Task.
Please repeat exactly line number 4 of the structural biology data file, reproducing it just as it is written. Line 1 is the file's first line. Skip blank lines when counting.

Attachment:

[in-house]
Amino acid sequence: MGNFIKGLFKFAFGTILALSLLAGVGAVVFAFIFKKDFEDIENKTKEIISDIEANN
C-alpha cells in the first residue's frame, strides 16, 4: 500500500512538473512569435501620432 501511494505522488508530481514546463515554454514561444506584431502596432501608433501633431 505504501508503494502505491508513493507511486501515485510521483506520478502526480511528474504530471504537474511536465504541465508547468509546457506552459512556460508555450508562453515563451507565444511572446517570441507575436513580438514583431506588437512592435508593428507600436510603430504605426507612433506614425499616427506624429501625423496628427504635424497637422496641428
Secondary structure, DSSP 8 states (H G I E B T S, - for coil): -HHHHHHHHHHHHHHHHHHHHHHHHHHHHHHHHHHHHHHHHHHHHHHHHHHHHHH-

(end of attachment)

Secondary structure, DSSP 8 states (H G I E B T S, - for coil): -HHHHHHHHHHHHHHHHHHHHHHHHHHHHHHHHHHHHHHHHHHHHHHHHHHHHHH-